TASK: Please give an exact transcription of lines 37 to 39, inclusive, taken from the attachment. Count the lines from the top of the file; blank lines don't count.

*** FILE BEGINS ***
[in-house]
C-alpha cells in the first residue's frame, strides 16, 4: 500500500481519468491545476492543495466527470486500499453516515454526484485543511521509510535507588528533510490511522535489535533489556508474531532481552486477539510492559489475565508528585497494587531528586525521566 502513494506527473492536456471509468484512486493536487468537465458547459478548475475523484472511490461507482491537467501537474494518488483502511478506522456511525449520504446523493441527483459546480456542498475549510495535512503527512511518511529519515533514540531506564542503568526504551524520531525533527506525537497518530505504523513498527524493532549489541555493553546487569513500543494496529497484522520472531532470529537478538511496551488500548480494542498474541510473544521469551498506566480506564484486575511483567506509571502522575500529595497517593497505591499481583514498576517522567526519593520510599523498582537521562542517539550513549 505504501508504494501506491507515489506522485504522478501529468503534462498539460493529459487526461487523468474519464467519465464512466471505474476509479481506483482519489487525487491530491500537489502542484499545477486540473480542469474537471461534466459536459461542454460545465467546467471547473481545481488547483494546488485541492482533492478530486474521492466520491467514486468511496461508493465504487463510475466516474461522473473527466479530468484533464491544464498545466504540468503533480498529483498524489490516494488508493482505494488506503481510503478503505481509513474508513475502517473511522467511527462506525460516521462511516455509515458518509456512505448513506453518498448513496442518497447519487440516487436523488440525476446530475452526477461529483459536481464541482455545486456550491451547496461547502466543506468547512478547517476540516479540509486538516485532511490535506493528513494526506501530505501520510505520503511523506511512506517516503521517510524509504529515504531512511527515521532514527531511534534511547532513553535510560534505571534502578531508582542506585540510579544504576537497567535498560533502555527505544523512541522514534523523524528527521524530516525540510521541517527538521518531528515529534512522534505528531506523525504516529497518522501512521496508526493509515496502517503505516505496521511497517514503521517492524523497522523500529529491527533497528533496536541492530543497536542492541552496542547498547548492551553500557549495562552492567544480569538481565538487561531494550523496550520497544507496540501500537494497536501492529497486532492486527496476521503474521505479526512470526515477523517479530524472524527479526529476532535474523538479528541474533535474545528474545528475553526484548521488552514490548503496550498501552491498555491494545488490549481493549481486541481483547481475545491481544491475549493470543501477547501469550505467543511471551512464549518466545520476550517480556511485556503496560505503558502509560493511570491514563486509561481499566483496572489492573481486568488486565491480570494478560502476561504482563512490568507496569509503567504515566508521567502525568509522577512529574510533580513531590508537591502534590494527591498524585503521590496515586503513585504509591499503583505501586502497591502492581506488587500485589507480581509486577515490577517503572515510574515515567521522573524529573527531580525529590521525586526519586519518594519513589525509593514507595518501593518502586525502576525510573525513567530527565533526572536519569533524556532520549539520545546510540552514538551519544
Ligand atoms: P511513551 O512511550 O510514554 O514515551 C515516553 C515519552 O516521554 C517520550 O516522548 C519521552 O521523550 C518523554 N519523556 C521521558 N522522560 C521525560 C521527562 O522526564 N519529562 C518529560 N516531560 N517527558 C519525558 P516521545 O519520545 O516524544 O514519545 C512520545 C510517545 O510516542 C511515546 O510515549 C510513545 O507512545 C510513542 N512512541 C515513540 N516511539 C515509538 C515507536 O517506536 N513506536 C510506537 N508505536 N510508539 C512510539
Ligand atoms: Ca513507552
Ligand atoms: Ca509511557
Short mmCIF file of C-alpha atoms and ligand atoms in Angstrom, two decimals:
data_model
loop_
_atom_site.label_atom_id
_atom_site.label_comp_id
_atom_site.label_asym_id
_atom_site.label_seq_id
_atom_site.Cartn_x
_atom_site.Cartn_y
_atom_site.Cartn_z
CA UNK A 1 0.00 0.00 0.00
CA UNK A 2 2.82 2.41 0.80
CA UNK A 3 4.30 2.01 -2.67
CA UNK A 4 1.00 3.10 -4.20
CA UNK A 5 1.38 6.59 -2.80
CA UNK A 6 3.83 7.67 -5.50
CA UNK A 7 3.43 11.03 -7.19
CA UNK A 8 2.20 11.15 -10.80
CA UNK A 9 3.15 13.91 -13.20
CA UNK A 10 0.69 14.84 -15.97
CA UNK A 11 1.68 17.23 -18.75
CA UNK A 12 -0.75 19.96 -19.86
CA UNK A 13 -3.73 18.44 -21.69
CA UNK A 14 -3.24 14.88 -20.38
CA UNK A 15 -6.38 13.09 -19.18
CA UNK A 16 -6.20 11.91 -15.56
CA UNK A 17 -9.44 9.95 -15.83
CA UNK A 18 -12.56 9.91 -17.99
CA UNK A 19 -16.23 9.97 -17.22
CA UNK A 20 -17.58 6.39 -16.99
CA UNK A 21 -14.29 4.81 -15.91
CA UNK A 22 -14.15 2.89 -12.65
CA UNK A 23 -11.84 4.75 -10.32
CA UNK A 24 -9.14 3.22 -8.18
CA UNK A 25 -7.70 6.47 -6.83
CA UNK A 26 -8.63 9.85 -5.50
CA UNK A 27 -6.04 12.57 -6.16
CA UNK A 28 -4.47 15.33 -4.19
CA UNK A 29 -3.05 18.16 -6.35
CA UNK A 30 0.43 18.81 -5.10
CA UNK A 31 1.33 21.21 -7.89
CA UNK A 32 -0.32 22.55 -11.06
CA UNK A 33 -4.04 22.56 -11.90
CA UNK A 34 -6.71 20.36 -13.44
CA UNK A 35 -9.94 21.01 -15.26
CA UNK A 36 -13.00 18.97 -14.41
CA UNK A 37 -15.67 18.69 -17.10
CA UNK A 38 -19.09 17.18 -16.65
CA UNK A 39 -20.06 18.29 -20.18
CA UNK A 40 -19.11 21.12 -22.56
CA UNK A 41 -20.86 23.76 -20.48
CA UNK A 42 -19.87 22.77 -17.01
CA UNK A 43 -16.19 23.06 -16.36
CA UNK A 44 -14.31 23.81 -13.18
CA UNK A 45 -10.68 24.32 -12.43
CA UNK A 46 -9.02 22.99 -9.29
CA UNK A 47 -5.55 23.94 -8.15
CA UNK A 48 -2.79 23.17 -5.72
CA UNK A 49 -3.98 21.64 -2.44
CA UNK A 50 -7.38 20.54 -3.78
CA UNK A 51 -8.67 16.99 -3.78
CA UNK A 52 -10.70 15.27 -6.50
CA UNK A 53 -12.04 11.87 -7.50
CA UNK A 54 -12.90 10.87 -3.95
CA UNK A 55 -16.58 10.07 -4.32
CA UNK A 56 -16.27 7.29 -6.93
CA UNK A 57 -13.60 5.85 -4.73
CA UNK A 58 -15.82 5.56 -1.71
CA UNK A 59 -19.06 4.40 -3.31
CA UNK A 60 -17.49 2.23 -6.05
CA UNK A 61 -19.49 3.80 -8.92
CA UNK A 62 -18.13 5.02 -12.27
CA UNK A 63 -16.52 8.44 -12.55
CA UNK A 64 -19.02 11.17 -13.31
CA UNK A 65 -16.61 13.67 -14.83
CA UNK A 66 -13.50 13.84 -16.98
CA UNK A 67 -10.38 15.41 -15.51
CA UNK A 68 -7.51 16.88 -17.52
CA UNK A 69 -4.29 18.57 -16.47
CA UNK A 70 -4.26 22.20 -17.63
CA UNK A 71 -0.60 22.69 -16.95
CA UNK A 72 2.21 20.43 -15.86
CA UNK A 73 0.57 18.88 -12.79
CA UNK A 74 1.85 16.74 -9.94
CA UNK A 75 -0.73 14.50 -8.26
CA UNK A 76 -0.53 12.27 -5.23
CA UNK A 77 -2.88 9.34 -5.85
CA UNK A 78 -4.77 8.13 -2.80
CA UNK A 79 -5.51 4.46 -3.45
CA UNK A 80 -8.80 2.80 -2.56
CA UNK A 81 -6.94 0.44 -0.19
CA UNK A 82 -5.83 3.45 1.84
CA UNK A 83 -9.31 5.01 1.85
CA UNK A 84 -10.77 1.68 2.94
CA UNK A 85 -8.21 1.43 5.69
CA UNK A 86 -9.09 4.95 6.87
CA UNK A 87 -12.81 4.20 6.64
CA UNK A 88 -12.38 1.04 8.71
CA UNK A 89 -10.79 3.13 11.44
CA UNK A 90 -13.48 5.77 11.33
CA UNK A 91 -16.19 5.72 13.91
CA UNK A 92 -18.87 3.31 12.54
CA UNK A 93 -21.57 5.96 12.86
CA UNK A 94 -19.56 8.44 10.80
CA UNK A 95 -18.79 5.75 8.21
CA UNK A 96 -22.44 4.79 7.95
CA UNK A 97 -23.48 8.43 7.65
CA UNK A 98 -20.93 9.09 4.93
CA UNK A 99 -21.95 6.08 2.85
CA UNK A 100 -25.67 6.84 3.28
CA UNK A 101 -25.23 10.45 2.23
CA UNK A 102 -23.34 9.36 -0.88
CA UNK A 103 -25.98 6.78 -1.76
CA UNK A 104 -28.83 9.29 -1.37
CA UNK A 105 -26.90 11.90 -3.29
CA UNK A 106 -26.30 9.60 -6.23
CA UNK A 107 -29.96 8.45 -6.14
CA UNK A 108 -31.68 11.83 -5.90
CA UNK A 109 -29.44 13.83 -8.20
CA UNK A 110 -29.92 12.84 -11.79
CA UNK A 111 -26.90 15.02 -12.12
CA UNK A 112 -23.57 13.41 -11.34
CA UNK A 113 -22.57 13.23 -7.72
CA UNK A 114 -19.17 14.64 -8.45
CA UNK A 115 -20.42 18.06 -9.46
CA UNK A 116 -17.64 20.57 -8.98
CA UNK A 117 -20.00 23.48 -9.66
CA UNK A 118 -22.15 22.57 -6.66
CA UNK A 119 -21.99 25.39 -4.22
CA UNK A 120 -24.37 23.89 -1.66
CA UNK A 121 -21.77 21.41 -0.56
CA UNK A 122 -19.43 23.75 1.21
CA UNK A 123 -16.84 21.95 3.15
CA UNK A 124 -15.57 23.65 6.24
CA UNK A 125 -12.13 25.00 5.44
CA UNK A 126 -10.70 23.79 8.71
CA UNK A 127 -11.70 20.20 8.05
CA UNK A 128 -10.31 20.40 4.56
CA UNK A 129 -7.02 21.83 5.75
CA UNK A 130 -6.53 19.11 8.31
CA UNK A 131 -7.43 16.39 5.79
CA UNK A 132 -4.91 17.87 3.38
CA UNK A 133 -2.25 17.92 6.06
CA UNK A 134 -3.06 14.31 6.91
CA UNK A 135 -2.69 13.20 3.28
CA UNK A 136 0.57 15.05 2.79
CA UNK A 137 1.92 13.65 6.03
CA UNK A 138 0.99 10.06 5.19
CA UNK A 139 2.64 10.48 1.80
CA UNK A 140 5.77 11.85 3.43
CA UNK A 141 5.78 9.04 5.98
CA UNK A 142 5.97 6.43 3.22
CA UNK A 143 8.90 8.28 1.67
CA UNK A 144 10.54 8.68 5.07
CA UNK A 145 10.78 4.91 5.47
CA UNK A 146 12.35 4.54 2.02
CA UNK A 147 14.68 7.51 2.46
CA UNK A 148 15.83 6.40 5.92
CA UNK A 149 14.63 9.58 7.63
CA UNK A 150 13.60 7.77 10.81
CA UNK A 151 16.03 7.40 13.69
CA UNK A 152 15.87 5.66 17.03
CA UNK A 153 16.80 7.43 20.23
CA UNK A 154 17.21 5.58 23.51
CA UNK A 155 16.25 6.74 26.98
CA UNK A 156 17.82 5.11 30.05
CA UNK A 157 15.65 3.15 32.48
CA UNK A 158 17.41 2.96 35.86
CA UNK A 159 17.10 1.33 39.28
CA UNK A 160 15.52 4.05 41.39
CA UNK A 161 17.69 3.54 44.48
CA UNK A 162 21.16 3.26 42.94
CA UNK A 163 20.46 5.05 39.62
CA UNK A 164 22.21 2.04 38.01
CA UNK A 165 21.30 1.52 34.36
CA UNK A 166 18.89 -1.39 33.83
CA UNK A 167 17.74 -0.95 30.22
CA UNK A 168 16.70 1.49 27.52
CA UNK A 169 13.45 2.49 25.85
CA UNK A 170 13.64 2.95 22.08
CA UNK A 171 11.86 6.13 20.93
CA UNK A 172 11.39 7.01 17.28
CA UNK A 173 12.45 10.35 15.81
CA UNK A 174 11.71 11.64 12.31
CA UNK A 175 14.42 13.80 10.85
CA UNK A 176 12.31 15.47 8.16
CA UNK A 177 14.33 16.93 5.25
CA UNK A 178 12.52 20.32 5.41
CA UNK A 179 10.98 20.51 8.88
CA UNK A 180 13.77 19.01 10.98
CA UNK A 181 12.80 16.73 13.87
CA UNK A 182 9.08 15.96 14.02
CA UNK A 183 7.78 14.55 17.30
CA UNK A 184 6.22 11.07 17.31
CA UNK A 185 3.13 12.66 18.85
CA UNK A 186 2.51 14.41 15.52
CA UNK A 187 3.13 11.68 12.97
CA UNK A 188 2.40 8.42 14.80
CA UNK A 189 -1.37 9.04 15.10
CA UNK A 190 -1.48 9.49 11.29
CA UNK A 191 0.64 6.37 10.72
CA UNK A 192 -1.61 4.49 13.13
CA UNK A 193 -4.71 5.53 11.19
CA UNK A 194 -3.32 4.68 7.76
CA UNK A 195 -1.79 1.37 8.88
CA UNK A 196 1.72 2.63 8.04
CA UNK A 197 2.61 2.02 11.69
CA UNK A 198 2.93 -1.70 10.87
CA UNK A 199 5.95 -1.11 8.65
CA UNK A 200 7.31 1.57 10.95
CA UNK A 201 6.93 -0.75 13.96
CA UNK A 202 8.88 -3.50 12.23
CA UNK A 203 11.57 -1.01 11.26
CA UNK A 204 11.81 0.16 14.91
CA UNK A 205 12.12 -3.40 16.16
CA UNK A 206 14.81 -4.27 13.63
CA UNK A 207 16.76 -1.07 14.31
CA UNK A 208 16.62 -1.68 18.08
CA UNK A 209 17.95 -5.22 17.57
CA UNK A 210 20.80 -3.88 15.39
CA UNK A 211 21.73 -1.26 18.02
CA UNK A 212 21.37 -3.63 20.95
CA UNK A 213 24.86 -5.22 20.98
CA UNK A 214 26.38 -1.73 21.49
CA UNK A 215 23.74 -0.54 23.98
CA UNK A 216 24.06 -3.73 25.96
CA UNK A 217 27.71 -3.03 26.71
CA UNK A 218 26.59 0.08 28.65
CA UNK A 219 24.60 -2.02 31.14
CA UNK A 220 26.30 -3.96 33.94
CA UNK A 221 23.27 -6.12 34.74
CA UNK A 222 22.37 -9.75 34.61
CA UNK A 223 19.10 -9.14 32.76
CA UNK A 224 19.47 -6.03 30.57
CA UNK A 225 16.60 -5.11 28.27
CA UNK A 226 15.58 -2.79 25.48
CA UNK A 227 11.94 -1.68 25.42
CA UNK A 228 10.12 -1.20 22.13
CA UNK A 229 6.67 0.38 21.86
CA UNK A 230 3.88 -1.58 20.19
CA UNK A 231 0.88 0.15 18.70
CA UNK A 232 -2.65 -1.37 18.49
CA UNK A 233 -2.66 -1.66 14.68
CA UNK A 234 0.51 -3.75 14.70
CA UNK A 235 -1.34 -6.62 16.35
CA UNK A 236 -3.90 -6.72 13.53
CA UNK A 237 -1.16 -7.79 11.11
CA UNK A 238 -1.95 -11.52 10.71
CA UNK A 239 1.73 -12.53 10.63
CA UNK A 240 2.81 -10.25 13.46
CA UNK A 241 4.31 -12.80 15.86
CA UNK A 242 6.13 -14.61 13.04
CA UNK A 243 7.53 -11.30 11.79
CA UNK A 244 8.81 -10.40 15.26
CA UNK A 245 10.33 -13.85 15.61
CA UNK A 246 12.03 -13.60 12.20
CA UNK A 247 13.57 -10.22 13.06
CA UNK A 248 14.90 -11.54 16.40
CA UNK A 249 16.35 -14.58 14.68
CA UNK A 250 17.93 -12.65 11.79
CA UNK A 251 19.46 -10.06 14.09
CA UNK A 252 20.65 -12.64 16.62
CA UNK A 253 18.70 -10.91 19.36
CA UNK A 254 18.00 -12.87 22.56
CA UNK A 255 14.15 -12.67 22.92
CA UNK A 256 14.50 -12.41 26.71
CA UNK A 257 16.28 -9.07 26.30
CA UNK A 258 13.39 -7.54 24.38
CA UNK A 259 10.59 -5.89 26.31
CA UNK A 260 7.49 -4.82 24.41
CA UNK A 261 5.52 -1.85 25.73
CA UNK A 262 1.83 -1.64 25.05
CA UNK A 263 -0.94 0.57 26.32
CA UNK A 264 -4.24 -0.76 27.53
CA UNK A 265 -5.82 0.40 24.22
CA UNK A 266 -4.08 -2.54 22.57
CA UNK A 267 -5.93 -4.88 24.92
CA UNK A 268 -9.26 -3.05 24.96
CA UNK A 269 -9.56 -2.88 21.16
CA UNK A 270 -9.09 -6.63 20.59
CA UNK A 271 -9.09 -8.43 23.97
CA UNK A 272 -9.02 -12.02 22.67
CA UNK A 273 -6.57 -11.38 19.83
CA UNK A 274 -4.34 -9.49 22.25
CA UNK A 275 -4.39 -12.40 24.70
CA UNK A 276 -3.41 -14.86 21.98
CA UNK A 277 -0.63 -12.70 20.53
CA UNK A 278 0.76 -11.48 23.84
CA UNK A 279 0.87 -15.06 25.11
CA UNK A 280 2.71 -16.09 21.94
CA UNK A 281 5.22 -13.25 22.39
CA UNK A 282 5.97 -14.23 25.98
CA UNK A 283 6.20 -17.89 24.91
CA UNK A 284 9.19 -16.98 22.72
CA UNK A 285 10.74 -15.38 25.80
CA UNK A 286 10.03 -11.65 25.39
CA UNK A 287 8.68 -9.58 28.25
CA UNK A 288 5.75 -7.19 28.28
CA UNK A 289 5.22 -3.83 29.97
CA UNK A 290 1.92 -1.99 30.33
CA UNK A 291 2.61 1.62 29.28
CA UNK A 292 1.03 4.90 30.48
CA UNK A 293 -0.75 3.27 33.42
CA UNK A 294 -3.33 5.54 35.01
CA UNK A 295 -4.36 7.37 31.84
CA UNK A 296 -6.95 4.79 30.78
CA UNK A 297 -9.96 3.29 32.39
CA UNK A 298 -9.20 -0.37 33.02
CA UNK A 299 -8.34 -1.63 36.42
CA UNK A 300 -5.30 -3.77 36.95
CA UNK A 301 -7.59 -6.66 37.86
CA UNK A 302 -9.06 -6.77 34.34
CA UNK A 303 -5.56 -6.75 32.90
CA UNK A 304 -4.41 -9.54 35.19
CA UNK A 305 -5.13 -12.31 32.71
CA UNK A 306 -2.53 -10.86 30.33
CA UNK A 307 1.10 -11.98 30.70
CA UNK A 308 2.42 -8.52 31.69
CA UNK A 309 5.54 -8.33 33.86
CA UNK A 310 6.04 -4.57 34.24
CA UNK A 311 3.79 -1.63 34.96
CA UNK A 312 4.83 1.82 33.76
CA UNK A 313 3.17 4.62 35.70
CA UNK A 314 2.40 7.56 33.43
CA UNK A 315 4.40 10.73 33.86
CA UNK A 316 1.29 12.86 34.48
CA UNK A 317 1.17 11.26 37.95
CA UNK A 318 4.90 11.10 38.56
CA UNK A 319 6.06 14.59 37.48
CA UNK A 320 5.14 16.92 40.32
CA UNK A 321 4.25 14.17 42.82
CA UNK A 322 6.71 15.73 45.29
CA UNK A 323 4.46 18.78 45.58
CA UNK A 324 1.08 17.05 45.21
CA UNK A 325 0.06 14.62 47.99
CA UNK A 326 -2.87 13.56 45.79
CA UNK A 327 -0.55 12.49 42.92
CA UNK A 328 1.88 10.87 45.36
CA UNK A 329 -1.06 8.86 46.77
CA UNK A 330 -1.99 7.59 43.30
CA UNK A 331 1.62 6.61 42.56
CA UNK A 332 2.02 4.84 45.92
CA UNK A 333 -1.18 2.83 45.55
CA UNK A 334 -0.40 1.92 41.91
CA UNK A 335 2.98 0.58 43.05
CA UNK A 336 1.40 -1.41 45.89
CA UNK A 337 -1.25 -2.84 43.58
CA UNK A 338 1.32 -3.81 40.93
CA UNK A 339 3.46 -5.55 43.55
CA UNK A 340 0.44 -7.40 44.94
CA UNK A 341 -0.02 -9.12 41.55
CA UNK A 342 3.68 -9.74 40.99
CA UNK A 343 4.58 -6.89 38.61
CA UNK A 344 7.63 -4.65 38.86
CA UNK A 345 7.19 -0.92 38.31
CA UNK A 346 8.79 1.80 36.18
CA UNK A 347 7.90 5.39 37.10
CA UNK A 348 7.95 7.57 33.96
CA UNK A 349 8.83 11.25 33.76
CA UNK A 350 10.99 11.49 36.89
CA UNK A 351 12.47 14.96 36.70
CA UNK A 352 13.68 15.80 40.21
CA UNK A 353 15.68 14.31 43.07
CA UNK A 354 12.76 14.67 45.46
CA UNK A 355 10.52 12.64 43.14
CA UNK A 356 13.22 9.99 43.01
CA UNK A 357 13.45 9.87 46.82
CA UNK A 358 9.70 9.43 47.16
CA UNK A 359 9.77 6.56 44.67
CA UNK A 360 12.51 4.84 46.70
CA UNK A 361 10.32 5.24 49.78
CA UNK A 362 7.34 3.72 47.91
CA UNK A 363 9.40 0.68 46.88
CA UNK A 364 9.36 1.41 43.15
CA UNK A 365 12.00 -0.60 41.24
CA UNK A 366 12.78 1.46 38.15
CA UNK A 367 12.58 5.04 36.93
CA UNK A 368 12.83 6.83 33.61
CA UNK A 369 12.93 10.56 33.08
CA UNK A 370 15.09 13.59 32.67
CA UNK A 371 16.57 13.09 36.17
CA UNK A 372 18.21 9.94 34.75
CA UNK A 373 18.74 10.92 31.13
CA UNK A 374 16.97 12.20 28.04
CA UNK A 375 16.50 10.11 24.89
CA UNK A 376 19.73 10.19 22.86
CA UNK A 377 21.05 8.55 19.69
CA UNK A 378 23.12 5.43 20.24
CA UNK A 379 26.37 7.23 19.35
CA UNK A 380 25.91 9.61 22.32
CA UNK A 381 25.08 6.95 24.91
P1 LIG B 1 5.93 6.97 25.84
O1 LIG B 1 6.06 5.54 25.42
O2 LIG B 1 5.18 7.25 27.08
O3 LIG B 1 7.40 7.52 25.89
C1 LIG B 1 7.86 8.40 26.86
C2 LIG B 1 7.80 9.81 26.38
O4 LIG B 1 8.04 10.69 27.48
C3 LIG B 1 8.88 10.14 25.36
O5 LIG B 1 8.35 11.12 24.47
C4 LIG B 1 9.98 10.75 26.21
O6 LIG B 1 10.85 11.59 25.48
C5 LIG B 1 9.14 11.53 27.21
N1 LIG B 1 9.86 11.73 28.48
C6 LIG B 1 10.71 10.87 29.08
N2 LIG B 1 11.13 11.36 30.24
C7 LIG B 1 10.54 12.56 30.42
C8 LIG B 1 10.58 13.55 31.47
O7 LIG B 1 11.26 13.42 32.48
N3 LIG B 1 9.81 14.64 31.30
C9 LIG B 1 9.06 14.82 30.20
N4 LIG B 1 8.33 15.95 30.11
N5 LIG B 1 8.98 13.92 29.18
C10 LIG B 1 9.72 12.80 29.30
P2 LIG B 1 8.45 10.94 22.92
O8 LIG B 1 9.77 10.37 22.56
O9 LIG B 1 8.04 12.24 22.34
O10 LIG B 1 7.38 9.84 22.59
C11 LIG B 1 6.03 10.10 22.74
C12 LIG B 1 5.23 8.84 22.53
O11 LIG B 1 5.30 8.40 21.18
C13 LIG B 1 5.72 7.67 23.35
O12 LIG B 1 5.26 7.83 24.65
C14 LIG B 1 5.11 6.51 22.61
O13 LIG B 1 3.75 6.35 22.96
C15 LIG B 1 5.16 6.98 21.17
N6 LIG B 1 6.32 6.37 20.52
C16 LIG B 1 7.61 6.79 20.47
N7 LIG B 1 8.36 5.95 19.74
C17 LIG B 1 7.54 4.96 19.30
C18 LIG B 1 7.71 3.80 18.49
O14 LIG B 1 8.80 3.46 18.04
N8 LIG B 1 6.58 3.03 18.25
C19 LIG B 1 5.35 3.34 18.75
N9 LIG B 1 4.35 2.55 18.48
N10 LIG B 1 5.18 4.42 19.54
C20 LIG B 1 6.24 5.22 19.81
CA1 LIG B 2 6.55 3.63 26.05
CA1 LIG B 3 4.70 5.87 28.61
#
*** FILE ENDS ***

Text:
CA UNK A 22 -14.15 2.89 -12.65
CA UNK A 23 -11.84 4.75 -10.32
CA UNK A 24 -9.14 3.22 -8.18